Research Assistant Professor Jason Gerstner looks at fruit flies through a microscope in his lab.

As he works in the lab, Research Assistant Professor Jason Gerstner is kept company by hundreds of little companions on his bench. Tiny fruit flies bounce off the walls of small, clear vials standing up in cardboard containers.

The flies are the featured actors in research done by Gerstner’s team. They’re exploring the role that specific fatty acid binding proteins can play in improving the quality of life for Alzheimer’s patients.

So how do the fruit flies fit in? Years ago, scientists decoding the human genome found that the fly — known as Drosophila melanogaster — is remarkably similar genetically to human beings.  And, Gerstner says, the fruit fly is an excellent model organism to study neurogenerative diseases such as Alzheimer’s, since they exhibit many of the hallmark traits as Alzheimer’s patients, making it a perfect – and relatively inexpensive – medium for experiments.  Another benefit of working with the flies is that their life cycle is so short that scientists don’t have to wait long before they see results.

Gerstner says scientists have long known that it is common for Alzheimer’s patients to suffer from disrupted sleep. Relatively recently, however, researchers theorized that improving sleep can delay the onset of their disease. The culprit may be peptides known as beta-amyloid (or amyloid-B), which sometimes clump together in the brains of Alzheimer’s patients and play a role in the onset and advancement of the disease.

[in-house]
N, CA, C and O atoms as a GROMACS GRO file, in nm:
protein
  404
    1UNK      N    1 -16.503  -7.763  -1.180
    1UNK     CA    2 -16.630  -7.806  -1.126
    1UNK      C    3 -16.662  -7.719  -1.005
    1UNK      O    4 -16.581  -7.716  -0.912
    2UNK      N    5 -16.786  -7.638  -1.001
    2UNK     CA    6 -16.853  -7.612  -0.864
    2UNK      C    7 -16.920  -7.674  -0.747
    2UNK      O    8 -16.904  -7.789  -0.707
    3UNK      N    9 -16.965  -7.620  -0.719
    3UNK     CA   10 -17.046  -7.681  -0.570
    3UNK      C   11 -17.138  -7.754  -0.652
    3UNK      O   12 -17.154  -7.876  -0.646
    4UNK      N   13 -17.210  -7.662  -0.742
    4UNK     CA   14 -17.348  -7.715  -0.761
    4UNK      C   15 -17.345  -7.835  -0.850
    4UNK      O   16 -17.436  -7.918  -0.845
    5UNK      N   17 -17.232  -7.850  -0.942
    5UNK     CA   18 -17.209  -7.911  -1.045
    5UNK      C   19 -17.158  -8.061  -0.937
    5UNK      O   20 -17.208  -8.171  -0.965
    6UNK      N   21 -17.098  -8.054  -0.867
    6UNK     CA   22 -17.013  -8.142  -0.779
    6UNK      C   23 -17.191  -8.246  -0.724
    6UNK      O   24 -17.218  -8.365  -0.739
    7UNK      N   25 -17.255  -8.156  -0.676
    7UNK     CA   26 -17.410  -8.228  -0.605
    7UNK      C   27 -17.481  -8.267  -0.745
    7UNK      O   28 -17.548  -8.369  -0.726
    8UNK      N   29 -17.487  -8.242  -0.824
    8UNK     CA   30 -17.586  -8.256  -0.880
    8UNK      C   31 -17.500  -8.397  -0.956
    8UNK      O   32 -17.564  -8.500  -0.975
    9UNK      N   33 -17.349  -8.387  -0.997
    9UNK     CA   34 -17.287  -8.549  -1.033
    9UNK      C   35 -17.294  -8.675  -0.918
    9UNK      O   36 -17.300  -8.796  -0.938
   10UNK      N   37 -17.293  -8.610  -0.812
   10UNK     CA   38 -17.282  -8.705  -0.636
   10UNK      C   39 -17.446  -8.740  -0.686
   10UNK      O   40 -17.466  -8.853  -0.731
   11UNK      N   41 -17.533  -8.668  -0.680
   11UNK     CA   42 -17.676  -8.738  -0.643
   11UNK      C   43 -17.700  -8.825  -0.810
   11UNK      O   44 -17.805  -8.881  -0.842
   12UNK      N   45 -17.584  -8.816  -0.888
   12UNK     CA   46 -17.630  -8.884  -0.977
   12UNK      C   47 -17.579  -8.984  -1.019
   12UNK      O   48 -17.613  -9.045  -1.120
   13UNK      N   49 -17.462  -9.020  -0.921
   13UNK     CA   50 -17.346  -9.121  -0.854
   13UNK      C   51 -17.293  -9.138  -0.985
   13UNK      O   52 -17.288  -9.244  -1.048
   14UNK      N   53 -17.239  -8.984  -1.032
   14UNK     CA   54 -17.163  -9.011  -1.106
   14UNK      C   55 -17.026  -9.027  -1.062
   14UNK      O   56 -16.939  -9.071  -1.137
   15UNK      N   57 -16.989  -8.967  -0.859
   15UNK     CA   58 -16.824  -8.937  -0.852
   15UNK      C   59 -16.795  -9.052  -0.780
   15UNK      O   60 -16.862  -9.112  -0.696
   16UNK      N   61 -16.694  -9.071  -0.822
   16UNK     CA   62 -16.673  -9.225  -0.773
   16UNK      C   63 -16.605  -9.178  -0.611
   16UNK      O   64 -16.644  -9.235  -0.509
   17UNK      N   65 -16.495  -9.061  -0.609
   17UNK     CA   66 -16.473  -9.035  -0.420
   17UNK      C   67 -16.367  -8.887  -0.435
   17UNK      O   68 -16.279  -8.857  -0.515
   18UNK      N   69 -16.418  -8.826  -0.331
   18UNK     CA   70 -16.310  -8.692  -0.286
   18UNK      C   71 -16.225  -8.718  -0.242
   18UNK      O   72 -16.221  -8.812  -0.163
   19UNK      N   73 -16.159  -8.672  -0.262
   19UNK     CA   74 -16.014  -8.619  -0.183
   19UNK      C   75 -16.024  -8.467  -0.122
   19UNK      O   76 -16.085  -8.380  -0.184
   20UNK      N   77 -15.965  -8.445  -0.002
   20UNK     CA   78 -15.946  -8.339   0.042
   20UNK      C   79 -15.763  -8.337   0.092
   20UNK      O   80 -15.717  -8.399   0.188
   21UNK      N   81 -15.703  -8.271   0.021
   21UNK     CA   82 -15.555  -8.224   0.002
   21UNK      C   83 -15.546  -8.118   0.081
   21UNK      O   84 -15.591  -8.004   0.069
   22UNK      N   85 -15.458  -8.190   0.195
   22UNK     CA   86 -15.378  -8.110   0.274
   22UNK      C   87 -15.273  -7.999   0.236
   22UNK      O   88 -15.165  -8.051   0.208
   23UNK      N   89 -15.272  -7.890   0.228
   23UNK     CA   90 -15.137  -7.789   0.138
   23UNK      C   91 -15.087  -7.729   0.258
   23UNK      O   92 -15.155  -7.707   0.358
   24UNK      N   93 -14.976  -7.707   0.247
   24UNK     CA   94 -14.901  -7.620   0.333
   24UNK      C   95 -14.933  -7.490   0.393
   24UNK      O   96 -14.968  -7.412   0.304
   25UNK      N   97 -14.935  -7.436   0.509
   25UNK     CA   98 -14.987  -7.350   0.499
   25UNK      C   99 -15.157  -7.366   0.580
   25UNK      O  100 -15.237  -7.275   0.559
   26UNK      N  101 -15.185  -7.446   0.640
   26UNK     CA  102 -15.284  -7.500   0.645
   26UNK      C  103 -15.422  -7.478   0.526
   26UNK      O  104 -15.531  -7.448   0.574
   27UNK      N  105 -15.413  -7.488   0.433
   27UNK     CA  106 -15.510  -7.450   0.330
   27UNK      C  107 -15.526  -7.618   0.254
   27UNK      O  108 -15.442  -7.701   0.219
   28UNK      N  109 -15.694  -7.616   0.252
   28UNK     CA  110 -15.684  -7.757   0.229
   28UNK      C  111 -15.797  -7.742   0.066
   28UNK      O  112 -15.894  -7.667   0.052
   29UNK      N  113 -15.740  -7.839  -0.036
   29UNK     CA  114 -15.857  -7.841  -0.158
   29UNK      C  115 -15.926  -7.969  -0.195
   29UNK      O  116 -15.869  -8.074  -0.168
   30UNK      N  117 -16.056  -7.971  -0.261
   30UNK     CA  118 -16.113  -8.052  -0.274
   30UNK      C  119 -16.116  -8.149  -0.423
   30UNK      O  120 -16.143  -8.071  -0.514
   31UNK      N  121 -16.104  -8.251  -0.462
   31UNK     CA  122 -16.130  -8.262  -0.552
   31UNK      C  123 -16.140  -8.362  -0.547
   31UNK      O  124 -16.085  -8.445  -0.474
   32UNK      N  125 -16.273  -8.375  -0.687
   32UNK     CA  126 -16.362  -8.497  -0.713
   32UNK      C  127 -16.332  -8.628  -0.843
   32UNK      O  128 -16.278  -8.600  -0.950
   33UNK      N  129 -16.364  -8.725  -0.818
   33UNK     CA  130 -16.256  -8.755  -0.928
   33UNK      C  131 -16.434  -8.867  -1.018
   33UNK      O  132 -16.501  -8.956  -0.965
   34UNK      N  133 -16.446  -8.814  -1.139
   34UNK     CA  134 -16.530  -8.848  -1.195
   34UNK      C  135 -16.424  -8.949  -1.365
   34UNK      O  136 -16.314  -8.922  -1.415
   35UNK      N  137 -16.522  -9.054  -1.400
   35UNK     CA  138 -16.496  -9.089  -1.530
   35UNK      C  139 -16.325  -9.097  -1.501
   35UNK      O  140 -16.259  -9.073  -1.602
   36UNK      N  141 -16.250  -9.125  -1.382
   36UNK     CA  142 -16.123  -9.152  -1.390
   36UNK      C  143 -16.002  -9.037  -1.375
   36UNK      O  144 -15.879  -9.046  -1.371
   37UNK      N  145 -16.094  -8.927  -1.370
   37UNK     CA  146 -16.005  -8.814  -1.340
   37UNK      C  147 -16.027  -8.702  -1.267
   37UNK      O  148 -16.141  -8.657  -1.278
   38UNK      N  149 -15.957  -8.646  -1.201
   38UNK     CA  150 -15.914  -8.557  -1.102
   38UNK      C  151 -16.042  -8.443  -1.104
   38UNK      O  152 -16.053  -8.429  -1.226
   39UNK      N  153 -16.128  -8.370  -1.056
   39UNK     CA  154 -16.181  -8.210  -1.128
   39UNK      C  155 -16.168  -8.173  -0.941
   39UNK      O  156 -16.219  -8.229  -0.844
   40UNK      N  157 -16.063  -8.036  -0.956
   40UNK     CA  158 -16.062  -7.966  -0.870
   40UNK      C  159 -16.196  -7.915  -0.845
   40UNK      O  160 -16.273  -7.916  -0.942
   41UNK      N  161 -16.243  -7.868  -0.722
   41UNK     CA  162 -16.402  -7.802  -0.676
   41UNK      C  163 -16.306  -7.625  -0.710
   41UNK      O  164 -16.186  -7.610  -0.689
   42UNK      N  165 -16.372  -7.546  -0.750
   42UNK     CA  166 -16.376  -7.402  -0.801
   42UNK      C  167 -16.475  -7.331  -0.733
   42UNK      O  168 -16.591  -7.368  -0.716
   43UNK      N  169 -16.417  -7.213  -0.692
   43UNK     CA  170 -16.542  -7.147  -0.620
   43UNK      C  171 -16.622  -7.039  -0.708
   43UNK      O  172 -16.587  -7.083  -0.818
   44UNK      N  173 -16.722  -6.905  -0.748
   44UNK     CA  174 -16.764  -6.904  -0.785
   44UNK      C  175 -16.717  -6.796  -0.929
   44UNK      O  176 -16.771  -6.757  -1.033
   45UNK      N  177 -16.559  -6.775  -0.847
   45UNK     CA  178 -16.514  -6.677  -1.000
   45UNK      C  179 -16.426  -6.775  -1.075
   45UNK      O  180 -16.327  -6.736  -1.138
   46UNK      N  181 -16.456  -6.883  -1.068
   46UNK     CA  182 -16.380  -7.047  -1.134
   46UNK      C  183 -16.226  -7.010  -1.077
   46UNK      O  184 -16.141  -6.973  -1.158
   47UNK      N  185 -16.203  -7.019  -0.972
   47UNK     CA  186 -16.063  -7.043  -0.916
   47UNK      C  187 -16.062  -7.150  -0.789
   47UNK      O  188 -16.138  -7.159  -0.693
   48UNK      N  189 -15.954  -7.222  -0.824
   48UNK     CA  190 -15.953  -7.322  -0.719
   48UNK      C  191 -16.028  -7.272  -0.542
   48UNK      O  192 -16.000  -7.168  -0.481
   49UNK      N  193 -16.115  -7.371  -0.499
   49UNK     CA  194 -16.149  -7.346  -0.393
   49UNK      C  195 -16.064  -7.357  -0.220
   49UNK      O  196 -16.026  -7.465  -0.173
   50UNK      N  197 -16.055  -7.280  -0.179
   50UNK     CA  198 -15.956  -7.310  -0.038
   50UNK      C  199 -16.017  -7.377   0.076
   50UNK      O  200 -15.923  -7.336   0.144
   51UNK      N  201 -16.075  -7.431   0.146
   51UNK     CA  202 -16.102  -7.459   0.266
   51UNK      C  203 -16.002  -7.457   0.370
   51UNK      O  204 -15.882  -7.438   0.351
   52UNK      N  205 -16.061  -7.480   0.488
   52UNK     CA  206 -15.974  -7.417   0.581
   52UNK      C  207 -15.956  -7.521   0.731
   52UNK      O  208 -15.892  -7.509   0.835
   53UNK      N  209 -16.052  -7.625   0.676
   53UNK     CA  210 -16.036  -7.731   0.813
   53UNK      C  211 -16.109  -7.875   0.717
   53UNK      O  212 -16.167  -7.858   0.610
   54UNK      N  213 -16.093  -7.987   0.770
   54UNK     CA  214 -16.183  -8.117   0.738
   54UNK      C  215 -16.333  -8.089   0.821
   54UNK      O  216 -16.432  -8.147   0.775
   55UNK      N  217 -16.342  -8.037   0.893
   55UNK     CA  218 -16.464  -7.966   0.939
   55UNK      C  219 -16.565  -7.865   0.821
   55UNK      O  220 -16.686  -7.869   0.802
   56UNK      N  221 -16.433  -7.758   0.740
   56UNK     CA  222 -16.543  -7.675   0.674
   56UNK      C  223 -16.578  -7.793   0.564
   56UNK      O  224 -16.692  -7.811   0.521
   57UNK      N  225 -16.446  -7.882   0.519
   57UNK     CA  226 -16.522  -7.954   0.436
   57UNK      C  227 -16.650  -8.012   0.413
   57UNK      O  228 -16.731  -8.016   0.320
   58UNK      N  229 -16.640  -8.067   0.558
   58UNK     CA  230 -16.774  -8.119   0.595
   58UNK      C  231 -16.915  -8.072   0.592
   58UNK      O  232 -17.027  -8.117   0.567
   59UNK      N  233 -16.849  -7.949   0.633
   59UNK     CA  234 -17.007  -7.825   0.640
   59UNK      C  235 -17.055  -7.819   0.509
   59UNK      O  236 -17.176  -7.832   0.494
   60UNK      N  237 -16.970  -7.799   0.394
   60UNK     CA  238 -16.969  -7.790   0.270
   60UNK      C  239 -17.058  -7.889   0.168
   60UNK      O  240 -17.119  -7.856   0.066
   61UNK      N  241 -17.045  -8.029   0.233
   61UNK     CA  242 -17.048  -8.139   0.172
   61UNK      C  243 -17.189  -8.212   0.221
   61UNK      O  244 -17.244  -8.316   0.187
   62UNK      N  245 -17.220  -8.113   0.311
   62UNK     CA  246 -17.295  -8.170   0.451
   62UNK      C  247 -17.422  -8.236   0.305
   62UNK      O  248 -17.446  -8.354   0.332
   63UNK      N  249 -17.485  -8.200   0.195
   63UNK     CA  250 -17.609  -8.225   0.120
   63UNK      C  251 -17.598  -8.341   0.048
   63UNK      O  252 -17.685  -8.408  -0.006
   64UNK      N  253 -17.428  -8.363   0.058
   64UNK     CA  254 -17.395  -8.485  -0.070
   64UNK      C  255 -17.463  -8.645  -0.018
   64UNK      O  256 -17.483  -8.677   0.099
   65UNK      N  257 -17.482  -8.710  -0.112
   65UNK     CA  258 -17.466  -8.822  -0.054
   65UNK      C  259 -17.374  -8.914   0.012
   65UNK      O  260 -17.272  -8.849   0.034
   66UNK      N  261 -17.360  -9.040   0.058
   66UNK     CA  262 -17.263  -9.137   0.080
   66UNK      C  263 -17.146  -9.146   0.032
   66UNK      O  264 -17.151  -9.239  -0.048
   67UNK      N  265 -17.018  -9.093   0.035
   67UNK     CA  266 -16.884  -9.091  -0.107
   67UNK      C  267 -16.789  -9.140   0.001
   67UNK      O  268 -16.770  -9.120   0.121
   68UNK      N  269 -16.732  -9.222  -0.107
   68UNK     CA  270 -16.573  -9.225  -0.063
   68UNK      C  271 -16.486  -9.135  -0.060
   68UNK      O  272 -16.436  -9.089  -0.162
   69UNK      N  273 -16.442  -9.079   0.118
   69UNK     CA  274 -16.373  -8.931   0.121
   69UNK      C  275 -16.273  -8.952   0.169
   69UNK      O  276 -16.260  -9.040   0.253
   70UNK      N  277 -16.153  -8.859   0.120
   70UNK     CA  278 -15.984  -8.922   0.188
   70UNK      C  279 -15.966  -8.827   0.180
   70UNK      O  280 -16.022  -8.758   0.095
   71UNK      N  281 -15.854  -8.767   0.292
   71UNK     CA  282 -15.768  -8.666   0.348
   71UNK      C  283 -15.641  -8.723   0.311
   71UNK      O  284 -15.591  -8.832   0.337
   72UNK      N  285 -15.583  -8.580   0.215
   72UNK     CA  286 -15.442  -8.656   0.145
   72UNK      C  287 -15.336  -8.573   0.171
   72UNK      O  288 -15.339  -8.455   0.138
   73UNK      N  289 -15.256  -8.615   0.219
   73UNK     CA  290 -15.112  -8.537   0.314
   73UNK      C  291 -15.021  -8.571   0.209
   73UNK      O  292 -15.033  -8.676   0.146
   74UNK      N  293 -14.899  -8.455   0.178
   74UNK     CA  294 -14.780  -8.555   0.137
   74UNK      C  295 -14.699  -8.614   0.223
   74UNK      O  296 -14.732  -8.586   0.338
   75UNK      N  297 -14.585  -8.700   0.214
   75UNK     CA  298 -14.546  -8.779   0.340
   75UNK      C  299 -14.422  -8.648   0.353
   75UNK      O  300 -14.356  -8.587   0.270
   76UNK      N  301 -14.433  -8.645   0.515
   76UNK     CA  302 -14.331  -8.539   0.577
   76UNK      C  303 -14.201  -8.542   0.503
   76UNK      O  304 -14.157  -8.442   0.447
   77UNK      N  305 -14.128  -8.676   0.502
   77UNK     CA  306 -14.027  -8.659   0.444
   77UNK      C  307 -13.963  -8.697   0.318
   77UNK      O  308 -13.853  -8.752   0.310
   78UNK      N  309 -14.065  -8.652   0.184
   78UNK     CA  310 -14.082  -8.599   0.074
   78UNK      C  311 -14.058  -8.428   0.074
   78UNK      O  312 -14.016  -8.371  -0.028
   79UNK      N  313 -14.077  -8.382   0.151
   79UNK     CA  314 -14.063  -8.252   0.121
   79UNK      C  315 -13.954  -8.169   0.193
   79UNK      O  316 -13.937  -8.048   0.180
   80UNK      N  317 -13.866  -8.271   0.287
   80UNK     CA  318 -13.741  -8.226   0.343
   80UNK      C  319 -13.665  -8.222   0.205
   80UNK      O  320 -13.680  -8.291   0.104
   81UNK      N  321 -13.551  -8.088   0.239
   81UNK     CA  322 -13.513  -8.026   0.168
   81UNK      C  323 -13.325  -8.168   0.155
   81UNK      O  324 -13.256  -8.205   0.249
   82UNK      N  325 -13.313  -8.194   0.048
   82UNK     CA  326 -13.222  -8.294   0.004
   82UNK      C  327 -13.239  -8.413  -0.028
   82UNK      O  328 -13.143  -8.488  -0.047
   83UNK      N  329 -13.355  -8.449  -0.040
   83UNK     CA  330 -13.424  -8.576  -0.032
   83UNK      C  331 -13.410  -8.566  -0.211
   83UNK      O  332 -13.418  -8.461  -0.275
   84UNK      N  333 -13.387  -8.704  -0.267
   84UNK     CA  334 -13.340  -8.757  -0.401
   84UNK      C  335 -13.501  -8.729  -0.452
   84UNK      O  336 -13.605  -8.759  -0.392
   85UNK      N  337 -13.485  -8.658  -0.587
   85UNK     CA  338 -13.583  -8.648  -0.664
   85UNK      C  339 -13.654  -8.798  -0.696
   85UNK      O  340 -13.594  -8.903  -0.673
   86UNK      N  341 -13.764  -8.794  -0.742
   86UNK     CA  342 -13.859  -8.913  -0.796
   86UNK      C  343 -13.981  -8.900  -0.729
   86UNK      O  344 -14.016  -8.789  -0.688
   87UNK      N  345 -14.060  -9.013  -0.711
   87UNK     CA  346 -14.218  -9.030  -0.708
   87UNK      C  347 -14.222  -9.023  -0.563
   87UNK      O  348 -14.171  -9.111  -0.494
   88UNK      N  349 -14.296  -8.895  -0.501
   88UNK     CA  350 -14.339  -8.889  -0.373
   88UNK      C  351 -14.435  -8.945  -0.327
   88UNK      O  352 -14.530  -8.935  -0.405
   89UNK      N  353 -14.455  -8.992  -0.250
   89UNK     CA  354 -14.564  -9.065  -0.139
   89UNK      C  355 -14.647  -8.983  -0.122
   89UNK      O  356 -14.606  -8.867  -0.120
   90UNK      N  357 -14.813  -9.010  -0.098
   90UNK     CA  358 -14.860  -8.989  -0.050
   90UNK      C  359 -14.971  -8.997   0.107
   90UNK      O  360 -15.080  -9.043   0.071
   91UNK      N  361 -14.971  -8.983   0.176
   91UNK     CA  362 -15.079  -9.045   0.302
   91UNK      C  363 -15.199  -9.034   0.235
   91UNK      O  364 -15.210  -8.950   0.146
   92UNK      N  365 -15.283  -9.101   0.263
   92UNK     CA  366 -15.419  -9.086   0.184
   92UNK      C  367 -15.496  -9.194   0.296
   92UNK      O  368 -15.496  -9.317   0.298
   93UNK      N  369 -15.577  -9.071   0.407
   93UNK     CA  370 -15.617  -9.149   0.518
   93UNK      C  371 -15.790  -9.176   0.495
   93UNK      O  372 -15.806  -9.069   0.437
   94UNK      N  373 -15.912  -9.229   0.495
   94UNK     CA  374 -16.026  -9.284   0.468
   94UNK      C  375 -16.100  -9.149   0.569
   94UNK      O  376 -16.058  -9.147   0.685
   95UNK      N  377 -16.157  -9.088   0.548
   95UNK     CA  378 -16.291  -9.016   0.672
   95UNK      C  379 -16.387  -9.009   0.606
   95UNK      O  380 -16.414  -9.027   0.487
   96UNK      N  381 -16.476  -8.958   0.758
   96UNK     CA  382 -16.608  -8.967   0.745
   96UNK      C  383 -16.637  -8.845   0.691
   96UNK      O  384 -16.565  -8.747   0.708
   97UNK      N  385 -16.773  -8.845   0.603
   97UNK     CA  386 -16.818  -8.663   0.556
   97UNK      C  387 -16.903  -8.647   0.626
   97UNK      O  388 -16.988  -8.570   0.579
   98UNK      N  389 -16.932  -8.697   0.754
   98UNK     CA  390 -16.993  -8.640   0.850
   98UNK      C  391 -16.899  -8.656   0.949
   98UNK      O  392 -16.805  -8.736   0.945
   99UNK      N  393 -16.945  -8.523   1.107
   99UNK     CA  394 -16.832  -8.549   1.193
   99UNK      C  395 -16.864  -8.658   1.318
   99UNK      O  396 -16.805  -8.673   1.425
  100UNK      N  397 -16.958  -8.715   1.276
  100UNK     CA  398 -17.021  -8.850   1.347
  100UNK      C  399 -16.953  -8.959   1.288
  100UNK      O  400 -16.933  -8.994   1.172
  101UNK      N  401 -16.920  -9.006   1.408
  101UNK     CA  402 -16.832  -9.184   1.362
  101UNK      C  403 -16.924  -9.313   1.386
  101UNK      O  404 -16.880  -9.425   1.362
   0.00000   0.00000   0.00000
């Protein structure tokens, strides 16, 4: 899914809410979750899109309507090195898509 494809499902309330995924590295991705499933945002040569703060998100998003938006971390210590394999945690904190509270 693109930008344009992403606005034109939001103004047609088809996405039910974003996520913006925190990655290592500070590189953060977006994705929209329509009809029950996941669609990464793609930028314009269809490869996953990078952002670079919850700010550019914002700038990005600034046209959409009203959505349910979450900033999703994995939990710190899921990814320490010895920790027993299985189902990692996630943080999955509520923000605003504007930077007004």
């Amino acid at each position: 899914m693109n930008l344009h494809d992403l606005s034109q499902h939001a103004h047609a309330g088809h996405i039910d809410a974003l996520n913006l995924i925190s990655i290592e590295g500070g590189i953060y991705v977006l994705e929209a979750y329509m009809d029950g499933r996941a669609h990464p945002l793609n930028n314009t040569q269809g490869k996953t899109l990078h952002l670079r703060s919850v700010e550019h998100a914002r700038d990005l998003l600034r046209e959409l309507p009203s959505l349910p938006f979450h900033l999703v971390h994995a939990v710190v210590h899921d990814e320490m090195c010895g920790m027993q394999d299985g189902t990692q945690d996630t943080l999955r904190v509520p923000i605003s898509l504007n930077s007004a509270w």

Gerstner and his team postulate that fatty acid binding proteins may nullify the effects of beta-amyloid, which could lead to better, uninterrupted sleep and greater quality of life for Alzheimer’s patients. So they’ve been working with Alzheimer’s disease models in flies to see how changing levels of fatty acid binding proteins counteract the sleep disruption induced by beta-amyloid. He and his team recently published these findings in the Journal of Neuroscience Research.

Next, they’ll test other Alzheimer’s models to see if they can recapitulate these observations and determine if molecules in their fatty acid binding protein pathways can improve negative outcomes of other toxic compounds associated with Alzheimer’s and other neurodegenerative diseases. Gerstner hopes these discoveries will lead to new therapeutic strategies that delay or arrest the progression of Alzheimer’s and other neurodegenerative diseases.